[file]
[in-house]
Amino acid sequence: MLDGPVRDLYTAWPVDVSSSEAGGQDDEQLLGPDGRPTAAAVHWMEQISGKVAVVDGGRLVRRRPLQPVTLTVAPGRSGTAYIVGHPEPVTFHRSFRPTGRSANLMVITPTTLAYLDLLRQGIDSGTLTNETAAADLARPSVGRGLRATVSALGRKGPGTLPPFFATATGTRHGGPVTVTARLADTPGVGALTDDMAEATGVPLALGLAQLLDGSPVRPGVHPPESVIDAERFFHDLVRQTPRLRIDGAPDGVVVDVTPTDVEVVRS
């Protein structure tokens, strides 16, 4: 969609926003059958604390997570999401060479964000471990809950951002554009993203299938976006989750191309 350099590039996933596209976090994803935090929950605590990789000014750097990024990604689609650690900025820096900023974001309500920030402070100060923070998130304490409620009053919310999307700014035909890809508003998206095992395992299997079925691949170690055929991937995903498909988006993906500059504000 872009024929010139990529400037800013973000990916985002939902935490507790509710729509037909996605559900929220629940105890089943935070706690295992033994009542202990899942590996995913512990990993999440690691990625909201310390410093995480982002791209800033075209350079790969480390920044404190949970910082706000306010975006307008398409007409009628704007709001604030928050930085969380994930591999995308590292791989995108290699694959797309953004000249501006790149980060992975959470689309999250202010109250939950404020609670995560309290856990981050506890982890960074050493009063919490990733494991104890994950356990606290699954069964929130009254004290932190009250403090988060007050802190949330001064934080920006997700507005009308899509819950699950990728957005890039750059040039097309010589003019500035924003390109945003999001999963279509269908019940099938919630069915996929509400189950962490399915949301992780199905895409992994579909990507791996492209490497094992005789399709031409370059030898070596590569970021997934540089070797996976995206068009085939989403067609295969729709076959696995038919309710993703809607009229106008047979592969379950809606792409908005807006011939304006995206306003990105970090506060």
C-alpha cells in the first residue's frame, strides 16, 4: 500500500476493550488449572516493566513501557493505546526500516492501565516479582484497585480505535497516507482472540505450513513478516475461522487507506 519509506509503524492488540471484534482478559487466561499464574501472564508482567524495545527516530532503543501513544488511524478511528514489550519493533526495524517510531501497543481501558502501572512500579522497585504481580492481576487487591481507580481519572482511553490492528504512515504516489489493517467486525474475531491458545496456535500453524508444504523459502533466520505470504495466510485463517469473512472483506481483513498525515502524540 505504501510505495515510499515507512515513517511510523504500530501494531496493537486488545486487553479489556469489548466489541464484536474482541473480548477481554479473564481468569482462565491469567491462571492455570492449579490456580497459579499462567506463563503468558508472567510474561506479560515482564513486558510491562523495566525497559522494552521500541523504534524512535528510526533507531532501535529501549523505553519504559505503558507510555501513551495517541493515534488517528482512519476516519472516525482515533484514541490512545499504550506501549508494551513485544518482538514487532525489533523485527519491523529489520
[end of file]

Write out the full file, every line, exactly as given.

[in-house]
Amino acid sequence: MLDGPVRDLYTAWPVDVSSSEAGGQDDEQLLGPDGRPTAAAVHWMEQISGKVAVVDGGRLVRRRPLQPVTLTVAPGRSGTAYIVGHPEPVTFHRSFRPTGRSANLMVITPTTLAYLDLLRQGIDSGTLTNETAAADLARPSVGRGLRATVSALGRKGPGTLPPFFATATGTRHGGPVTVTARLADTPGVGALTDDMAEATGVPLALGLAQLLDGSPVRPGVHPPESVIDAERFFHDLVRQTPRLRIDGAPDGVVVDVTPTDVEVVRS
């Protein structure tokens, strides 16, 4: 969609926003059958604390997570999401060479964000471990809950951002554009993203299938976006989750191309 350099590039996933596209976090994803935090929950605590990789000014750097990024990604689609650690900025820096900023974001309500920030402070100060923070998130304490409620009053919310999307700014035909890809508003998206095992395992299997079925691949170690055929991937995903498909988006993906500059504000 872009024929010139990529400037800013973000990916985002939902935490507790509710729509037909996605559900929220629940105890089943935070706690295992033994009542202990899942590996995913512990990993999440690691990625909201310390410093995480982002791209800033075209350079790969480390920044404190949970910082706000306010975006307008398409007409009628704007709001604030928050930085969380994930591999995308590292791989995108290699694959797309953004000249501006790149980060992975959470689309999250202010109250939950404020609670995560309290856990981050506890982890960074050493009063919490990733494991104890994950356990606290699954069964929130009254004290932190009250403090988060007050802190949330001064934080920006997700507005009308899509819950699950990728957005890039750059040039097309010589003019500035924003390109945003999001999963279509269908019940099938919630069915996929509400189950962490399915949301992780199905895409992994579909990507791996492209490497094992005789399709031409370059030898070596590569970021997934540089070797996976995206068009085939989403067609295969729709076959696995038919309710993703809607009229106008047979592969379950809606792409908005807006011939304006995206306003990105970090506060």
C-alpha cells in the first residue's frame, strides 16, 4: 500500500476493550488449572516493566513501557493505546526500516492501565516479582484497585480505535497516507482472540505450513513478516475461522487507506 519509506509503524492488540471484534482478559487466561499464574501472564508482567524495545527516530532503543501513544488511524478511528514489550519493533526495524517510531501497543481501558502501572512500579522497585504481580492481576487487591481507580481519572482511553490492528504512515504516489489493517467486525474475531491458545496456535500453524508444504523459502533466520505470504495466510485463517469473512472483506481483513498525515502524540 505504501510505495515510499515507512515513517511510523504500530501494531496493537486488545486487553479489556469489548466489541464484536474482541473480548477481554479473564481468569482462565491469567491462571492455570492449579490456580497459579499462567506463563503468558508472567510474561506479560515482564513486558510491562523495566525497559522494552521500541523504534524512535528510526533507531532501535529501549523505553519504559505503558507510555501513551495517541493515534488517528482512519476516519472516525482515533484514541490512545499504550506501549508494551513485544518482538514487532525489533523485527519491523529489520